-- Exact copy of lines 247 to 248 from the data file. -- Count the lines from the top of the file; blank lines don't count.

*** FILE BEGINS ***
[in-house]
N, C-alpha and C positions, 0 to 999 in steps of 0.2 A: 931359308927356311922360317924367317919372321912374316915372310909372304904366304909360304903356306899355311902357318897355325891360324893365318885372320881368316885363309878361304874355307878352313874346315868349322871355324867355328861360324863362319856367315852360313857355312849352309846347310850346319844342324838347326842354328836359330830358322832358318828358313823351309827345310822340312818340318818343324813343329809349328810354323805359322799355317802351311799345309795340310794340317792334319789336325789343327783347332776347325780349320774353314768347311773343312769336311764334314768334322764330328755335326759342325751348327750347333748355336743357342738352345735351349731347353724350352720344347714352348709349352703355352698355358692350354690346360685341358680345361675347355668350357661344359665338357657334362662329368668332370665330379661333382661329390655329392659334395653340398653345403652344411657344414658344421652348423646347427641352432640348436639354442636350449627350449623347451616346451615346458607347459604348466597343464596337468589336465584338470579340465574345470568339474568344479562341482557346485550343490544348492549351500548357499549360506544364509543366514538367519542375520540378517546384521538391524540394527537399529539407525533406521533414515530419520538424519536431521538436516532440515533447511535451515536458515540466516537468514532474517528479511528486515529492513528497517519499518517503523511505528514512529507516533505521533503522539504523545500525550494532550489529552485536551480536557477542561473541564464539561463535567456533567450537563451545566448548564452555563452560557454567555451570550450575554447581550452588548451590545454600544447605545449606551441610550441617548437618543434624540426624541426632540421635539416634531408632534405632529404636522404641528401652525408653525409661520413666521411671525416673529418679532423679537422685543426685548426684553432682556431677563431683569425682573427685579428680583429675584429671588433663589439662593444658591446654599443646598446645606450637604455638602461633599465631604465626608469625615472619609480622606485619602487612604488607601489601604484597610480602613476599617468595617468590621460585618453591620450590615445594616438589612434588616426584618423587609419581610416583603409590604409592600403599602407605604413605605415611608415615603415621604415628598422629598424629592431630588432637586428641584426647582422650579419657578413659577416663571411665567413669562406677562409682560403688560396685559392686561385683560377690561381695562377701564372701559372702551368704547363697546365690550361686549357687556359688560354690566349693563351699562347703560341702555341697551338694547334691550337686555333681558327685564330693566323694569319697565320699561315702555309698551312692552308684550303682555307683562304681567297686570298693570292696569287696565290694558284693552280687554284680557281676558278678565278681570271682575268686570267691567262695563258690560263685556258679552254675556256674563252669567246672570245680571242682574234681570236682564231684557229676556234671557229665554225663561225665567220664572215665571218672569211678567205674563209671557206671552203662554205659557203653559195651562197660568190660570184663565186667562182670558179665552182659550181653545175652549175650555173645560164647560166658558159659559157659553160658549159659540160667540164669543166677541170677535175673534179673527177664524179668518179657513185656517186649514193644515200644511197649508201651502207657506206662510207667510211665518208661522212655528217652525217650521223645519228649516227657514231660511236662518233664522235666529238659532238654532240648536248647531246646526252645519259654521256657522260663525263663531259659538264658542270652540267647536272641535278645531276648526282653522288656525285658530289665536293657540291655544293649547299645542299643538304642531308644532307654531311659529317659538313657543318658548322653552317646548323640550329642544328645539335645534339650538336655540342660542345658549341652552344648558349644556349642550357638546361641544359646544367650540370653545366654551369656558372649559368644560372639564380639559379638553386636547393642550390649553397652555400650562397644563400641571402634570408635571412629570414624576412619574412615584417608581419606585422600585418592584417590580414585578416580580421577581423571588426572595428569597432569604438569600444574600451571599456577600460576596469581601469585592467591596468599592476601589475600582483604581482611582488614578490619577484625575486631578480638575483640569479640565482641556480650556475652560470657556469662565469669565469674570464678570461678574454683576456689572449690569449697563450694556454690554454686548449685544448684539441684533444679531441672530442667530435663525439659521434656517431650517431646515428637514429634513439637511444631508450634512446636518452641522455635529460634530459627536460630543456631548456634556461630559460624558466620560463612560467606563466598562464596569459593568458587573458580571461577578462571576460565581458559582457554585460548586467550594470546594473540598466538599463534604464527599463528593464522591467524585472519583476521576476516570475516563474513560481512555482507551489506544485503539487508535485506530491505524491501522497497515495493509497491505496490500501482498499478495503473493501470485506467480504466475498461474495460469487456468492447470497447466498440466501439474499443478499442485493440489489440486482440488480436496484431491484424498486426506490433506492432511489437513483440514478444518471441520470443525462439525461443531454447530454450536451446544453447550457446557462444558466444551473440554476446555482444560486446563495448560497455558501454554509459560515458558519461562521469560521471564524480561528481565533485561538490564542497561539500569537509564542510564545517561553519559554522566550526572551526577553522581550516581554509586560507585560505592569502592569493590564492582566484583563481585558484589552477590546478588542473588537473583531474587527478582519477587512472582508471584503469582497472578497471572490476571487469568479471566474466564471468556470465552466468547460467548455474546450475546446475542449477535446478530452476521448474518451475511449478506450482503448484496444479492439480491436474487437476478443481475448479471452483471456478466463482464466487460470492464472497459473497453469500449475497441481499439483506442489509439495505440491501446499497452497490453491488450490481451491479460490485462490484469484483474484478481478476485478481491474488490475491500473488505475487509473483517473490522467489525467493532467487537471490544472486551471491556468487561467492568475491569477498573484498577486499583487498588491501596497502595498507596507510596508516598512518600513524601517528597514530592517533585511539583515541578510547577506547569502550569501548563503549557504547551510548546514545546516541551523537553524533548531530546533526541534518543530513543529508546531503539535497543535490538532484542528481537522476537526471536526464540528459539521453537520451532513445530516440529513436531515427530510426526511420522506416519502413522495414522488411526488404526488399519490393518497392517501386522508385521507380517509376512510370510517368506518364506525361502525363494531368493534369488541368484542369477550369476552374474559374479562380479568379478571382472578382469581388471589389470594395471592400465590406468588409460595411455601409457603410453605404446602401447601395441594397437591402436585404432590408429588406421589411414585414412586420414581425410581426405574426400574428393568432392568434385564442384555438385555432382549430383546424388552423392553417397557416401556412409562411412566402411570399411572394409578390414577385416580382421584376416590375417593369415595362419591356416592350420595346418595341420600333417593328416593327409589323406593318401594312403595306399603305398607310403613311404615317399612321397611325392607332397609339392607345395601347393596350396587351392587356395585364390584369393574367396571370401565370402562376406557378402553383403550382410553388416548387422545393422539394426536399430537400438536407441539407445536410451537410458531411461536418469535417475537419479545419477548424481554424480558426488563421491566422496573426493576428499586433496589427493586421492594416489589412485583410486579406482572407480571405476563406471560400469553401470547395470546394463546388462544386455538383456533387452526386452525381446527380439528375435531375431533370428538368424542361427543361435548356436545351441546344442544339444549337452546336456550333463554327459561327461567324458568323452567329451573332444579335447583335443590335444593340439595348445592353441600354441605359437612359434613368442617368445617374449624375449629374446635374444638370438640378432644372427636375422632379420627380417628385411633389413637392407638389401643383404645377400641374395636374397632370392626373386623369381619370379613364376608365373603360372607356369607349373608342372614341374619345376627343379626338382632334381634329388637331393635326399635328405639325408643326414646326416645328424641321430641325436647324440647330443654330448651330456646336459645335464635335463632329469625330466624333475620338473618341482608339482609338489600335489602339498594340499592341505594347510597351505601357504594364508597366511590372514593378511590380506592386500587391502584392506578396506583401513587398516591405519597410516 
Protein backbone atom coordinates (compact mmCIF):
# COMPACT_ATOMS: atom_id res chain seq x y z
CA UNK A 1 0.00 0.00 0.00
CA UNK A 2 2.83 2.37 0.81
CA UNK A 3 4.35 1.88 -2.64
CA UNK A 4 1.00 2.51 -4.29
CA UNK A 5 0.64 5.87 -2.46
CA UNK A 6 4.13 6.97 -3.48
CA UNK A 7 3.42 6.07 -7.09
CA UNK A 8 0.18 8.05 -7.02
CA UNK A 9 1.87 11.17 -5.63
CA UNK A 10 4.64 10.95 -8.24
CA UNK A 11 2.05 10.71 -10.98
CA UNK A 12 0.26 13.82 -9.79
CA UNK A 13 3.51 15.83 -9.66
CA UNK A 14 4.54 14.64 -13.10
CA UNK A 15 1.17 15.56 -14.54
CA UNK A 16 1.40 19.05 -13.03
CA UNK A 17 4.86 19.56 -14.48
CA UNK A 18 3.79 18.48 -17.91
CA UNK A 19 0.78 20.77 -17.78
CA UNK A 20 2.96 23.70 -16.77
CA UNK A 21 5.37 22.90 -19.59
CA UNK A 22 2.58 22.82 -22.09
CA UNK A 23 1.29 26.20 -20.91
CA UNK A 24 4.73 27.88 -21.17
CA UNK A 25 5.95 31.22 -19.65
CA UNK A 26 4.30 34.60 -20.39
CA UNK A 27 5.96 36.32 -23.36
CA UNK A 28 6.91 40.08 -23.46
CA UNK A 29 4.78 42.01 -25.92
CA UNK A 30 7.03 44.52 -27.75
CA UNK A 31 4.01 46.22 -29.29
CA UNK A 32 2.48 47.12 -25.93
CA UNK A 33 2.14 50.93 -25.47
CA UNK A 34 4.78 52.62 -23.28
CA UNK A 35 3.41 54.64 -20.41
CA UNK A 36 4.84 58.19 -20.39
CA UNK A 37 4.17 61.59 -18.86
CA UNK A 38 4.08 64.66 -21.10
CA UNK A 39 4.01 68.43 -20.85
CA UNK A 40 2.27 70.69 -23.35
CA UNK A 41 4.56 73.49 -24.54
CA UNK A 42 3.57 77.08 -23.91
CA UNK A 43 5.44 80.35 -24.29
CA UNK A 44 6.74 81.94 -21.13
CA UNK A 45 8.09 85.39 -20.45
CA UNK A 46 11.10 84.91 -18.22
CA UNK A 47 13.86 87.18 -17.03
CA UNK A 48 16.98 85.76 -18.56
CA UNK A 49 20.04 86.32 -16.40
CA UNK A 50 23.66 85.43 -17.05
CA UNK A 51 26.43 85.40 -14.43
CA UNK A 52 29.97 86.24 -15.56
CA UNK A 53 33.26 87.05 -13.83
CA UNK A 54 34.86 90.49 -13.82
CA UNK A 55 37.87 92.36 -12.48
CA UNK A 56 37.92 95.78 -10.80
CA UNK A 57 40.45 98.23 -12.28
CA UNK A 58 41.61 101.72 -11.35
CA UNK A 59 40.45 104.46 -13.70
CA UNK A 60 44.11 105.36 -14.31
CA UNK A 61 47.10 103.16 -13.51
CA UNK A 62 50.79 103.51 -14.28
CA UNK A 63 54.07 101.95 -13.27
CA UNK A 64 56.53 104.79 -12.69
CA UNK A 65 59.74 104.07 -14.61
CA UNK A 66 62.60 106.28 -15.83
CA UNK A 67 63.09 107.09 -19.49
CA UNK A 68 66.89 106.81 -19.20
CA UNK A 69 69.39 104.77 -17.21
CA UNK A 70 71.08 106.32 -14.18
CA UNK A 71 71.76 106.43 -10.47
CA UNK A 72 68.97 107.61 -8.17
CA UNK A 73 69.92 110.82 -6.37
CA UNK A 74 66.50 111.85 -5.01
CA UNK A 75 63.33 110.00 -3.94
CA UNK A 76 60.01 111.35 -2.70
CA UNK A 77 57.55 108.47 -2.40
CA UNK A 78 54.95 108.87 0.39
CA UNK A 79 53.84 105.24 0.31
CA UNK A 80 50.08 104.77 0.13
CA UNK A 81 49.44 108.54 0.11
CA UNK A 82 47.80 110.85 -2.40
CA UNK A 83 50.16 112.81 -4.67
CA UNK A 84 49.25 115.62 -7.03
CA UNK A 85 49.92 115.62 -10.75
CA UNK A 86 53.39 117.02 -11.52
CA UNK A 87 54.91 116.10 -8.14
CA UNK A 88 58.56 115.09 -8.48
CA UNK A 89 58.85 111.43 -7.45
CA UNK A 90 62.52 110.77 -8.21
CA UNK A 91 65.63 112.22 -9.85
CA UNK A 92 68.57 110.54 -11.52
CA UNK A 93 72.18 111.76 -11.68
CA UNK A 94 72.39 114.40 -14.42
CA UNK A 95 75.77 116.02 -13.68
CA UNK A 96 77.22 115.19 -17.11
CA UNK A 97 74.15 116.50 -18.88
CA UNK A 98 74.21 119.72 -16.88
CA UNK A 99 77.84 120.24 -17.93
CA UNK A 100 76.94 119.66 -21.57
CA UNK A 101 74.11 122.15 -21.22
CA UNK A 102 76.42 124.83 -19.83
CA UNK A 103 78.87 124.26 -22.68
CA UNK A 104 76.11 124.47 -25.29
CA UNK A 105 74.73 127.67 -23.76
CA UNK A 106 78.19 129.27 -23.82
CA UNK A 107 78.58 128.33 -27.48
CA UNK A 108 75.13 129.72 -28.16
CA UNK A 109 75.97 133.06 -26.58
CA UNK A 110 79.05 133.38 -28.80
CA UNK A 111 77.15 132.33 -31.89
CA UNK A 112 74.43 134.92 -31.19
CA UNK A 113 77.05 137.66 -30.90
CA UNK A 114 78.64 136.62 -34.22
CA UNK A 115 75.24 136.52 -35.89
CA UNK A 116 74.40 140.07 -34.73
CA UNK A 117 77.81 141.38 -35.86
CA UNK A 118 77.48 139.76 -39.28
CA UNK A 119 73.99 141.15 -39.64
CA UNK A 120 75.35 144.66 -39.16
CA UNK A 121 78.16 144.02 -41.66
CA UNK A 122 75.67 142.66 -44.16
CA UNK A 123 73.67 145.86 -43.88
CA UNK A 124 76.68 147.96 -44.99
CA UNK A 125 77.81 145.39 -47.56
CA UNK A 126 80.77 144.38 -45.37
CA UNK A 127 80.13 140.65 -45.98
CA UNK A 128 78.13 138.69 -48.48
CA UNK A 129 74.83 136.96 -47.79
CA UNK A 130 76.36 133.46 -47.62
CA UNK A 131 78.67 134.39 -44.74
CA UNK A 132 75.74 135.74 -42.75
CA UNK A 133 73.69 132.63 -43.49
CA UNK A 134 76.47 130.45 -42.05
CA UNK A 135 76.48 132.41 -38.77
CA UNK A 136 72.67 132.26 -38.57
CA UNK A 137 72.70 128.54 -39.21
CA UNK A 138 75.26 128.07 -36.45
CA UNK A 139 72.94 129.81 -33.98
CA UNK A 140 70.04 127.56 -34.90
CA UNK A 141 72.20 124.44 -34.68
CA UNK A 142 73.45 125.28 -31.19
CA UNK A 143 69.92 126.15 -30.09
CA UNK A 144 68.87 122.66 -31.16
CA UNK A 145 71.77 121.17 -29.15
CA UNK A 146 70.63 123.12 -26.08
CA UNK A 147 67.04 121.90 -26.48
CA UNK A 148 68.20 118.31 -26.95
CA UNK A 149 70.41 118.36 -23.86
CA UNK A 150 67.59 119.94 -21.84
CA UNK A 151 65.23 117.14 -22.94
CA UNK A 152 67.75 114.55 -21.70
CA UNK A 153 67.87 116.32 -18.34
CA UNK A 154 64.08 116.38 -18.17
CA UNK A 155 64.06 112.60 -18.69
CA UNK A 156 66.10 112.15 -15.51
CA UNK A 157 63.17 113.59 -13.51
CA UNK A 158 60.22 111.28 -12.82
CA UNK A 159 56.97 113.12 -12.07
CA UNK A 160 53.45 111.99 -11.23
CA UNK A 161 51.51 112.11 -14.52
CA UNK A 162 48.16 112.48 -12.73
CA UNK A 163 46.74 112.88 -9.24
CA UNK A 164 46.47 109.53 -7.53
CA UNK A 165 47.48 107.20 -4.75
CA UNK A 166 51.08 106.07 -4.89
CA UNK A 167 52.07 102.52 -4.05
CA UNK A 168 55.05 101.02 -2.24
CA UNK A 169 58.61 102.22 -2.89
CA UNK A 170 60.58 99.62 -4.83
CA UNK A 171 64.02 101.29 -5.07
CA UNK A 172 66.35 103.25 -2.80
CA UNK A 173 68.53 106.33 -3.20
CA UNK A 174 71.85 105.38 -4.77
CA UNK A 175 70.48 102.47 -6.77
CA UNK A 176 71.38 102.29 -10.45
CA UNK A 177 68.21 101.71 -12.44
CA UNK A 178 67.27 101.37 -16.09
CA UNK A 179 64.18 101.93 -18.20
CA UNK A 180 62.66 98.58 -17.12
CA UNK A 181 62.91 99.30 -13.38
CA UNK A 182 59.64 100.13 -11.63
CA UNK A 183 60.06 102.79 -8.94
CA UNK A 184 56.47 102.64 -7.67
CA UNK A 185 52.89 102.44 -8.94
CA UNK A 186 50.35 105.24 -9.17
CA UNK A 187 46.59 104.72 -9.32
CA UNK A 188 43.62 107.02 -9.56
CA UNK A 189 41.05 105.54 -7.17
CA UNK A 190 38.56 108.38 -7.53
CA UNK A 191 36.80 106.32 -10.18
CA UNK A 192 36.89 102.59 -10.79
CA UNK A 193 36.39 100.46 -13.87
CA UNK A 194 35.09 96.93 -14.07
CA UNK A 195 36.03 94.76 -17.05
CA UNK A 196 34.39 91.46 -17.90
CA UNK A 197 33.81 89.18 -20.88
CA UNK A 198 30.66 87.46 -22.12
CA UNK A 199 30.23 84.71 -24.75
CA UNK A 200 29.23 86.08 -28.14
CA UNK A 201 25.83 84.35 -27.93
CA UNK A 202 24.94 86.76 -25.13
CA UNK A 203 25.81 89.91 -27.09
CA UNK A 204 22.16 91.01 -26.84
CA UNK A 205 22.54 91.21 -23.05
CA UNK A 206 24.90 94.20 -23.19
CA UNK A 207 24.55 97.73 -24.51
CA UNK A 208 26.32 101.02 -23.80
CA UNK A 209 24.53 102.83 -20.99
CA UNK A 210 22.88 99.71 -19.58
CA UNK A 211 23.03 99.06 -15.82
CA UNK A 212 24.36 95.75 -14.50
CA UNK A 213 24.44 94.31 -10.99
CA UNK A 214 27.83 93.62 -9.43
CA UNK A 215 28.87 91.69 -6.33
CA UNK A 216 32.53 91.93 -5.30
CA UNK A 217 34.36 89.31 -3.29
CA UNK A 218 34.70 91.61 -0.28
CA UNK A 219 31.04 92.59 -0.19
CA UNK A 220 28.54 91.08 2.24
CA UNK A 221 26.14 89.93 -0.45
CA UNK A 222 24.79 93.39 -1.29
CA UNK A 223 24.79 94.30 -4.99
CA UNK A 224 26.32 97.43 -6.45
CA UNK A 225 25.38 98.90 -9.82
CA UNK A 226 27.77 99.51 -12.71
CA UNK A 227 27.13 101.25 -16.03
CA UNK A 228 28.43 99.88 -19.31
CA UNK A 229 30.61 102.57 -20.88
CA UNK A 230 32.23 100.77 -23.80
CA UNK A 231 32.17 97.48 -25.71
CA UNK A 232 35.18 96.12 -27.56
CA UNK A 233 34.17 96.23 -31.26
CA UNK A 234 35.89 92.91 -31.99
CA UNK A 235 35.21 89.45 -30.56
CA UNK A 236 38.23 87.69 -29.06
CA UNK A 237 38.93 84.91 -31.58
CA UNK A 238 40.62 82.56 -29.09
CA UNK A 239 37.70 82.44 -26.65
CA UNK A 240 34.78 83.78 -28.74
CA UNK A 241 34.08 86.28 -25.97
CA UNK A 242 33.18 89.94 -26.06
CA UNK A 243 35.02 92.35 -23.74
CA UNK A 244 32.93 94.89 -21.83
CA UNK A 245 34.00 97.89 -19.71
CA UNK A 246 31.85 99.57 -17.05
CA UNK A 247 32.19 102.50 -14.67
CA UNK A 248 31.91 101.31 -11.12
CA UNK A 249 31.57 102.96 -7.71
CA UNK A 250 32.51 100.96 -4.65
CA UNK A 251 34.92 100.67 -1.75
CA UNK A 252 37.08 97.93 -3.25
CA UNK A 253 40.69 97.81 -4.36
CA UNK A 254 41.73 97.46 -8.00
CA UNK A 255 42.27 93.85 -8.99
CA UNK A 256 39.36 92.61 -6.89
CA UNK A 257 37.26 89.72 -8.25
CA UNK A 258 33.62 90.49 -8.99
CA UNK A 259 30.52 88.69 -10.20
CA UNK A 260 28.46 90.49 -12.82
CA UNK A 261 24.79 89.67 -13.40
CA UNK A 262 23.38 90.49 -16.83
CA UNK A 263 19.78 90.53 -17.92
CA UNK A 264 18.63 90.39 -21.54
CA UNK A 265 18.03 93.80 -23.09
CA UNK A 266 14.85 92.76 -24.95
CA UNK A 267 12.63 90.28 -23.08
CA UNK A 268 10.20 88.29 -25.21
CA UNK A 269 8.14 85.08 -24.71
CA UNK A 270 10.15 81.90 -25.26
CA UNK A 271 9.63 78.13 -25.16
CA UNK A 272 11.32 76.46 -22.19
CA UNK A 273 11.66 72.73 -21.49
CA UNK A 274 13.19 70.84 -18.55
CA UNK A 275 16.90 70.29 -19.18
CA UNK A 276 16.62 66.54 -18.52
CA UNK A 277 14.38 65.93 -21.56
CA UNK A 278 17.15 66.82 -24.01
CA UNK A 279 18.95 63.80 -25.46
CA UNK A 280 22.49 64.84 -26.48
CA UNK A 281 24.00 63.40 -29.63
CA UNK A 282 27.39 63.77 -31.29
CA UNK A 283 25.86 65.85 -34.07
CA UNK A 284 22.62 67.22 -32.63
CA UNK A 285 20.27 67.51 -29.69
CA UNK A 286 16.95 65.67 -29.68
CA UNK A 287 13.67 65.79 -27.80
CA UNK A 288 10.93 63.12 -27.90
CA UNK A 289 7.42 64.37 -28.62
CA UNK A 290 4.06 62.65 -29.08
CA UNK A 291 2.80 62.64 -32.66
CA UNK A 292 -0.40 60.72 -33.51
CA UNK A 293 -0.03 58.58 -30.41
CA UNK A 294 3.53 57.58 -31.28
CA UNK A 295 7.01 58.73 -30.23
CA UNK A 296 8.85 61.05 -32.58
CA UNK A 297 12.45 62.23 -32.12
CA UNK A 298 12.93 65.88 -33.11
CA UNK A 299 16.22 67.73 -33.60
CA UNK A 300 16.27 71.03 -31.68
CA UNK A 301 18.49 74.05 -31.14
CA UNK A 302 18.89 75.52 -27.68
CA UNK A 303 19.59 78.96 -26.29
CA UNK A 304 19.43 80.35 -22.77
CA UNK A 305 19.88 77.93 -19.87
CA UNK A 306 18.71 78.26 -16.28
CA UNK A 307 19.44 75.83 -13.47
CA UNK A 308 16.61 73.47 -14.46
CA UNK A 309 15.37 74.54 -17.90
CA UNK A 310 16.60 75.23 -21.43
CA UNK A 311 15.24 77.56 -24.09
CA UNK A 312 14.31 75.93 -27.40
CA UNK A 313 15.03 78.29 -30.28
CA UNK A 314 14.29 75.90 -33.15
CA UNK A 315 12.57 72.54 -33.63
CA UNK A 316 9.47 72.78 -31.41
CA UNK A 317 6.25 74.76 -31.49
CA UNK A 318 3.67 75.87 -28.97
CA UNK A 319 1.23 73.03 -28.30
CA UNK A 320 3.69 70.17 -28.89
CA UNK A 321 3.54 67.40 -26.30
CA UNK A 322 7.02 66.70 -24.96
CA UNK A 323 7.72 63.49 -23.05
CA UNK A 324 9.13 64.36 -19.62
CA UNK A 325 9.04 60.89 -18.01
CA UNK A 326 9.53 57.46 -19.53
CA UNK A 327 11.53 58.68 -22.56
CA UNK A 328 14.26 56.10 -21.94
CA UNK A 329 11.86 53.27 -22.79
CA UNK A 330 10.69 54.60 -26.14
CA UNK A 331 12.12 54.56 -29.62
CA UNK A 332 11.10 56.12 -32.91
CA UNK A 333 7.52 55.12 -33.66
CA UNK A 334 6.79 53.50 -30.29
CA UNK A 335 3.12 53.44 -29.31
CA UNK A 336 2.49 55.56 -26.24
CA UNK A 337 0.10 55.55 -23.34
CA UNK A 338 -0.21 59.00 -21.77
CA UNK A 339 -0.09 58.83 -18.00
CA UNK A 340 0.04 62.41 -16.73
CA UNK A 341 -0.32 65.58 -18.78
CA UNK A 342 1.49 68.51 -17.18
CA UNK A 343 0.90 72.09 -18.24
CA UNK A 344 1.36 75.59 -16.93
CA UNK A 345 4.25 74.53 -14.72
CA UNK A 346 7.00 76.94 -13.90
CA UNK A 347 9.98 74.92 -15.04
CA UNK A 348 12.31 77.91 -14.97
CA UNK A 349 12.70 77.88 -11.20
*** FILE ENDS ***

CA UNK A 243 35.02 92.35 -23.74
CA UNK A 244 32.93 94.89 -21.83